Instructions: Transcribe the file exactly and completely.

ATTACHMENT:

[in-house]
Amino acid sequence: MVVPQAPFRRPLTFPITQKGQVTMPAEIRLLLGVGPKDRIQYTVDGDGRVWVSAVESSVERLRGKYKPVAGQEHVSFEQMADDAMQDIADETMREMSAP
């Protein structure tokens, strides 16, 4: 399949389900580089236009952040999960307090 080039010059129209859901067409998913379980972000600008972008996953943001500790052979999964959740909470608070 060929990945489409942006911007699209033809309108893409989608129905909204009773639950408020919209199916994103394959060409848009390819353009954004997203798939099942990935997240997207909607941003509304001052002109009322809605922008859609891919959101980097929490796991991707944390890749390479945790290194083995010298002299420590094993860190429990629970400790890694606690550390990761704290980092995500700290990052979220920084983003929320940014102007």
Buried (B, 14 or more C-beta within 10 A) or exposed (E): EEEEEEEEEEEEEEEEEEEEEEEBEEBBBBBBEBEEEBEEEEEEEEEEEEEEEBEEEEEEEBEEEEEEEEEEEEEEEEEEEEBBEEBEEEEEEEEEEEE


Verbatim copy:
[in-house]
Amino acid sequence: MVVPQAPFRRPLTFPITQKGQVTMPAEIRLLLGVGPKDRIQYTVDGDGRVWVSAVESSVERLRGKYKPVAGQEHVSFEQMADDAMQDIADETMREMSAP
């Protein structure tokens, strides 16, 4: 399949389900580089236009952040999960307090 080039010059129209859901067409998913379980972000600008972008996953943001500790052979999964959740909470608070 060929990945489409942006911007699209033809309108893409989608129905909204009773639950408020919209199916994103394959060409848009390819353009954004997203798939099942990935997240997207909607941003509304001052002109009322809605922008859609891919959101980097929490796991991707944390890749390479945790290194083995010298002299420590094993860190429990629970400790890694606690550390990761704290980092995500700290990052979220920084983003929320940014102007």
Buried (B, 14 or more C-beta within 10 A) or exposed (E): EEEEEEEEEEEEEEEEEEEEEEEBEEBBBBBBEBEEEBEEEEEEEEEEEEEEEBEEEEEEEBEEEEEEEEEEEEEEEEEEEEBBEEBEEEEEEEEEEEE